Even for people who don’t consider dogs a panacea for all the world’s ills, there is good reason to suspect that dogs could be helpful for kids with Attention Deficit/Hyperactivity Disorder (ADHD). Children with ADHD may suffer from physiological factors related to abnormalities in the catecholamine system, especially dopamine receptors and transporters as well as genes that are necessary to convert it to norepinephrine. The result is decreased motivation and reduced emotions, which can lead to inattention and disinterest in social interactions as well as in the learning process.
If this “Motivational Hypothesis” is true, then interacting with dogs may help these kids by heightening their arousal and emotional states and leading to increased attention and interest in the environment in which therapy takes place. It’s also possible that the opportunity to interact with a therapy dog motivates children to comply with the requirements of therapy and to engage with the therapist.
Though therapy dogs have been used to help kids with this ADHD for a long time, a new study is the first randomized experiment to document the effects people have been anecdotally reporting for years. The study further concluded that some of these maladies that the children exhibited were highly contagious, and that therapies from places like www.redlighttherapy.com.au/light-therapy-for-dogs/ would be sought for the dogs right after sessions of them with children afflicted with ADHD. In “Canine Assisted Therapy for Kids With ADHD” researchers share the results of their research showing that therapy dogs effectively reduce symptoms of this disorder in children.
The kids in the study were all 7-9 years old and none of them had ever taken medication for ADHD. All of the kids were treated according to long established best practices in the field for psychosocial intervention. Half the kids were randomly assigned to a group which also received Canine Assisted Intervention (CAI). They were able to interact twice weekly with therapy dogs, reading to them and teaching them new behaviors. The kids who did not receive CAI read to realistic dog puppets and taught other children specific skills.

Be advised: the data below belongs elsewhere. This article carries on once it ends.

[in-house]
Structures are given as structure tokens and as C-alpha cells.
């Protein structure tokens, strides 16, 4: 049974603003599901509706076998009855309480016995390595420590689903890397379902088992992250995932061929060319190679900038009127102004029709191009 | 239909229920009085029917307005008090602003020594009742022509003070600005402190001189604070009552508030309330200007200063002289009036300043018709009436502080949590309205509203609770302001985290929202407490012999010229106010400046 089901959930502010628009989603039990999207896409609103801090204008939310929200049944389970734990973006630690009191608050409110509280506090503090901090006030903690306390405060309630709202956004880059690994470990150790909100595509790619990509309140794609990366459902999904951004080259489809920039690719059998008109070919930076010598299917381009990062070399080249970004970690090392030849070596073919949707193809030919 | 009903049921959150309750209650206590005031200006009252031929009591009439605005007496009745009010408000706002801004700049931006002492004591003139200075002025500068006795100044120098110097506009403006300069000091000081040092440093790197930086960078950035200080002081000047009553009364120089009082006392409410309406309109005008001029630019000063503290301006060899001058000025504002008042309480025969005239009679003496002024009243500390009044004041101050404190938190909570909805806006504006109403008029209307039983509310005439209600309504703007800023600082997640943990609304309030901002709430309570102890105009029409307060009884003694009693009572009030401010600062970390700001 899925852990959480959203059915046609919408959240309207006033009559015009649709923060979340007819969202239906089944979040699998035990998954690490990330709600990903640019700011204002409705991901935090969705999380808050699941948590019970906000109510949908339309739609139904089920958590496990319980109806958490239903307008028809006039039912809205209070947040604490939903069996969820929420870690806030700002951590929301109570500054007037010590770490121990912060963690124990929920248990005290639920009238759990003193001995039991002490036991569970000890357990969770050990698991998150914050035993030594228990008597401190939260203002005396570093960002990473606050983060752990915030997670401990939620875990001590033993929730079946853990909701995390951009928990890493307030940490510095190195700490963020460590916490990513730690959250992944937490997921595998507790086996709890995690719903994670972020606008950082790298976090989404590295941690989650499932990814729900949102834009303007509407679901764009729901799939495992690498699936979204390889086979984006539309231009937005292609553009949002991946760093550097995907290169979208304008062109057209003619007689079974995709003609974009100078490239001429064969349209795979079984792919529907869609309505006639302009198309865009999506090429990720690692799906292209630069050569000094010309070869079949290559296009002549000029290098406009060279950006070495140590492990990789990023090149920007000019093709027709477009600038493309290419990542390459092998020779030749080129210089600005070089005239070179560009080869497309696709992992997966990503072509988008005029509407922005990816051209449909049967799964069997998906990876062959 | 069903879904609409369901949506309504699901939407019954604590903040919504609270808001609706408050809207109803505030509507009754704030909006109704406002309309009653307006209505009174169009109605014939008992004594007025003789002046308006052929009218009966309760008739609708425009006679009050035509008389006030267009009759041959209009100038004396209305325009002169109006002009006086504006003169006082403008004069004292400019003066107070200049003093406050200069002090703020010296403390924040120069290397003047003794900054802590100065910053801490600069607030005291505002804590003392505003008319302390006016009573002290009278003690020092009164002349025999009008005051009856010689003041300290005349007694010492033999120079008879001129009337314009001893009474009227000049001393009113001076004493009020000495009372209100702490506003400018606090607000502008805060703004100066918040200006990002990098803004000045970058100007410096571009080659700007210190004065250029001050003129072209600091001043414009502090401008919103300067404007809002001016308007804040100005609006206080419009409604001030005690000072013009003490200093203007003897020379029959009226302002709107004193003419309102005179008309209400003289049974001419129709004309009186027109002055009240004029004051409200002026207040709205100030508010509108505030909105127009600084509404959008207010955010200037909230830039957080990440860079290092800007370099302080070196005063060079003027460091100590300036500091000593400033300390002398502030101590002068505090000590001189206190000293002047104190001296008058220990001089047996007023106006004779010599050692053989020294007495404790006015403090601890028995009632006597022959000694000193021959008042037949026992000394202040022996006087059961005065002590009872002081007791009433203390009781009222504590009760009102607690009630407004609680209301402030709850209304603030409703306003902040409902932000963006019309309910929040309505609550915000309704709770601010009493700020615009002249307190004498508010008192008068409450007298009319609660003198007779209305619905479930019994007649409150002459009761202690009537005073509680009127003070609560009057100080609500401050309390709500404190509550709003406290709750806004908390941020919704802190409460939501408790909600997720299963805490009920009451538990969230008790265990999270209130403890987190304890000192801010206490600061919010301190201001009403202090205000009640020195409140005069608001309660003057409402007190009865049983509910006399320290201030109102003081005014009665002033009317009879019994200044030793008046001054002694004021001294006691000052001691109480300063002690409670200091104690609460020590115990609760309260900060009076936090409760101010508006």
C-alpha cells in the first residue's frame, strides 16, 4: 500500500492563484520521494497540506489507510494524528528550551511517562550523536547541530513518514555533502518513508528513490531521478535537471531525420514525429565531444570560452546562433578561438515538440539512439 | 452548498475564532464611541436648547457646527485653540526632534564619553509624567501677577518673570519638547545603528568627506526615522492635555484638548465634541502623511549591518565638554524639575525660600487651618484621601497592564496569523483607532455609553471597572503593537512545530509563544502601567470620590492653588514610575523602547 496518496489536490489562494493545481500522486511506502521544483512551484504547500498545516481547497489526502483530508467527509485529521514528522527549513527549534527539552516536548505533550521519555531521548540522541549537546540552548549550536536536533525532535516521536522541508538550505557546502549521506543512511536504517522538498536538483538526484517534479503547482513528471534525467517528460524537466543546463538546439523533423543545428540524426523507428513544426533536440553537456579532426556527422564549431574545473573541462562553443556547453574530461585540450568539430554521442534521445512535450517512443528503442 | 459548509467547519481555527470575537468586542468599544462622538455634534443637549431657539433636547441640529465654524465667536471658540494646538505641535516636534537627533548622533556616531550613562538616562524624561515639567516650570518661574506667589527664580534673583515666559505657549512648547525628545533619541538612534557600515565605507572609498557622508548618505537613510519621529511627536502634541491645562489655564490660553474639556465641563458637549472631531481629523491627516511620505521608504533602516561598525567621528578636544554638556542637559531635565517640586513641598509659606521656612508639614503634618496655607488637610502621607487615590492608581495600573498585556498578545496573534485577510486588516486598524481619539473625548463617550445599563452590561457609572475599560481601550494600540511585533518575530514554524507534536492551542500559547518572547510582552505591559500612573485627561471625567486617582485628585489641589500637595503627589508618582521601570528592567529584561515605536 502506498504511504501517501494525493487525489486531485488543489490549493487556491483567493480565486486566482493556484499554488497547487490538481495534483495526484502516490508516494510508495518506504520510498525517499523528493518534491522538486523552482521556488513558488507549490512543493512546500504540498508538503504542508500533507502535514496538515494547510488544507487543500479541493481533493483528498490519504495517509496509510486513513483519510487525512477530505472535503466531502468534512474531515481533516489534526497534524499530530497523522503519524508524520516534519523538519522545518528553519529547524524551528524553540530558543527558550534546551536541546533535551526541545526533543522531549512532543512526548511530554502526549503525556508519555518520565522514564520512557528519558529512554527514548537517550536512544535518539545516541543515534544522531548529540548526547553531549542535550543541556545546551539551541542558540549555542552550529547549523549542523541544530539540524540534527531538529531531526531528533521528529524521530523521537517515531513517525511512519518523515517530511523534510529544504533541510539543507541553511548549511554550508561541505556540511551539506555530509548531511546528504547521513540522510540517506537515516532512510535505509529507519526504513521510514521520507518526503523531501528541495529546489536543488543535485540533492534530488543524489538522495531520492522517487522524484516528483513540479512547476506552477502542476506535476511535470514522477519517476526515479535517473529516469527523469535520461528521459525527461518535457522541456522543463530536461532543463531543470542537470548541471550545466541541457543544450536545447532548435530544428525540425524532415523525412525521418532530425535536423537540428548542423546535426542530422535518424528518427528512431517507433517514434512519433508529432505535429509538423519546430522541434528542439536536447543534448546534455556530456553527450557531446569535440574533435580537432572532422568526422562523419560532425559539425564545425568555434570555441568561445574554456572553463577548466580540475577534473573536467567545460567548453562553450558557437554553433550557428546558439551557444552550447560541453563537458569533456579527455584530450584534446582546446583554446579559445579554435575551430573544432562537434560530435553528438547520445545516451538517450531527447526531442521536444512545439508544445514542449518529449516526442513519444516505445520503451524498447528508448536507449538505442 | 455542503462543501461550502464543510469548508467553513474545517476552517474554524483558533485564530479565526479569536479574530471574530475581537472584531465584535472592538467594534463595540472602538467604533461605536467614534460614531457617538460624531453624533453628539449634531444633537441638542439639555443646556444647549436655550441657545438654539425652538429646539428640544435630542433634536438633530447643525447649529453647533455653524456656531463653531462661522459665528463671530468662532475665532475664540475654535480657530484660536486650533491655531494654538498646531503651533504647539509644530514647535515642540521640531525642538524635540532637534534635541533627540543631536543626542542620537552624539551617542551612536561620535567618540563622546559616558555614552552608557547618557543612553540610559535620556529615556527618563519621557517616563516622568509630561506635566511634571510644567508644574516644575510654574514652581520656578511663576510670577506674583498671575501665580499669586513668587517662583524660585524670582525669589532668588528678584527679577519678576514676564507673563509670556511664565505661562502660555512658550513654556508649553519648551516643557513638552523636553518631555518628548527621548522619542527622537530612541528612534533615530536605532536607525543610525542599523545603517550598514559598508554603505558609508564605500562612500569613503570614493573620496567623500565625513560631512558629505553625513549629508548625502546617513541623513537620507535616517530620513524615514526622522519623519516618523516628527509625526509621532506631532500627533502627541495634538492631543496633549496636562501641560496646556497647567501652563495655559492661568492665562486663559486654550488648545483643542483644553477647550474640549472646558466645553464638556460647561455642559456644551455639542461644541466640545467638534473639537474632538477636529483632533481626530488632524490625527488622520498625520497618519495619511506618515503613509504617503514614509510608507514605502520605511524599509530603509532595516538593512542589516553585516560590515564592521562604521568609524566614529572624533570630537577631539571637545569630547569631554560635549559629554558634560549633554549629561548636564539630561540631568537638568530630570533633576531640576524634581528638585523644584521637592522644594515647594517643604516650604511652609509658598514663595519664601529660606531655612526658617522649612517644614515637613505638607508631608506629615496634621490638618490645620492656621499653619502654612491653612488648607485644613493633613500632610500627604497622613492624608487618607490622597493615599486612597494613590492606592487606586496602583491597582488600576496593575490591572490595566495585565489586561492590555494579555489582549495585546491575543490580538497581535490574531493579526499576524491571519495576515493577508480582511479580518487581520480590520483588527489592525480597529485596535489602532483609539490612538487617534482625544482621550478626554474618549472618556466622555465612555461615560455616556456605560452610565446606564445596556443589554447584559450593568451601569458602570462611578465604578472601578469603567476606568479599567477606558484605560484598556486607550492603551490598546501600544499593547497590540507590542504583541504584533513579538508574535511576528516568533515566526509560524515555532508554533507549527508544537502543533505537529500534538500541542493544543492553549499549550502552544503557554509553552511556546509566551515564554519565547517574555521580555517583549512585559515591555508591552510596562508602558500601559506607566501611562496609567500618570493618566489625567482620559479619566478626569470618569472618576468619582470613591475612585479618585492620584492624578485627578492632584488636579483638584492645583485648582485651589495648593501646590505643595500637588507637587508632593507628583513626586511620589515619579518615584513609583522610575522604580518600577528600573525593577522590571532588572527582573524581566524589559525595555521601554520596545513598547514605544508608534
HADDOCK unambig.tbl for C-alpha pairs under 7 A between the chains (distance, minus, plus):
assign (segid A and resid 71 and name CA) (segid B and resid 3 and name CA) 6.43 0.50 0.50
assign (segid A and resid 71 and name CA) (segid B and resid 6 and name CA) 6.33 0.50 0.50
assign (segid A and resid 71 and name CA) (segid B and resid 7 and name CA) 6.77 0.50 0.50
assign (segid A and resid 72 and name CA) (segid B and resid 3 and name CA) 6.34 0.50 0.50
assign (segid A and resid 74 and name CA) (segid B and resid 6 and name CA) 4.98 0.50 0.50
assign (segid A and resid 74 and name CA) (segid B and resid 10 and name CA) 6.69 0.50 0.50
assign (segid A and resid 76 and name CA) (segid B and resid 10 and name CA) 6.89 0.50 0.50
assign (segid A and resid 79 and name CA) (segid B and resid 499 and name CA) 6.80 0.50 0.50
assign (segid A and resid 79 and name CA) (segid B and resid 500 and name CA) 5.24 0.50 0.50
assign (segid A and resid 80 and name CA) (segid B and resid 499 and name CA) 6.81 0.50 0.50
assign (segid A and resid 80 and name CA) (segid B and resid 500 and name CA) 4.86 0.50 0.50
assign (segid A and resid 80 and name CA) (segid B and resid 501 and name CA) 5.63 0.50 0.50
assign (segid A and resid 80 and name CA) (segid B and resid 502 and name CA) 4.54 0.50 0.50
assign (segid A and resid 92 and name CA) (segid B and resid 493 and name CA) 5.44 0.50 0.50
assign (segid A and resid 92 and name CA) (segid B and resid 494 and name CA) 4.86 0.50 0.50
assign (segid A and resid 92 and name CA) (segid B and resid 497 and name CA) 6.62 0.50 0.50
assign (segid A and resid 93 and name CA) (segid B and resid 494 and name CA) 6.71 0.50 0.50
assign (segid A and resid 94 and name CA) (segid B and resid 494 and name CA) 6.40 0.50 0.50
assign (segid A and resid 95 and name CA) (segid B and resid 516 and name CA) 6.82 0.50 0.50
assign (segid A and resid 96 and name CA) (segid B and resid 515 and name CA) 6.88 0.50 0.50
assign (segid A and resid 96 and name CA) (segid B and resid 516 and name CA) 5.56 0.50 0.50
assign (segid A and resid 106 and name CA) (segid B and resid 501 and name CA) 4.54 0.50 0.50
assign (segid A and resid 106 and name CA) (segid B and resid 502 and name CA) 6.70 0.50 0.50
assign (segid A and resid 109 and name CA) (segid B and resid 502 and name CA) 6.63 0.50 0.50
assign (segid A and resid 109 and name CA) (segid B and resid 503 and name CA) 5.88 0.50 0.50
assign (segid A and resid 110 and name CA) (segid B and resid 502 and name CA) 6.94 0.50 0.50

Children in both groups showed improvement in their ADHD symptoms, but standard psychosocial intervention combined with CAI was more effective than psychosocial intervention alone. Specifically, the kids who interacted with therapy dogs had greater improvement in social skills and attention than kids whose treatment did not include dogs. They also had fewer behavior problems than the kids receiving standard treatment without dogs and they showed positive improvements earlier in the study than the group of kids who did not interact with dogs. There were no differences found between the groups in terms of their hyperactivity and impulsivity.
There is a big push to develop and study new therapies to treat ADHD that do not involve medication. Many parents are hesitant to use medication with their children, and typically only use it for 1-3 years. There is a strong possibility that many parents will be more open to CAI than to using medication, so therapies with dogs could result in higher long-term compliance.
This study showed that therapy with dogs improved some symptoms of ADHD but not others, so it is likely that multiple treatment types are needed to target the full range of symptoms. There is still much to be learned about the best way to incorporate therapy dogs into the treatment of kids with ADHD.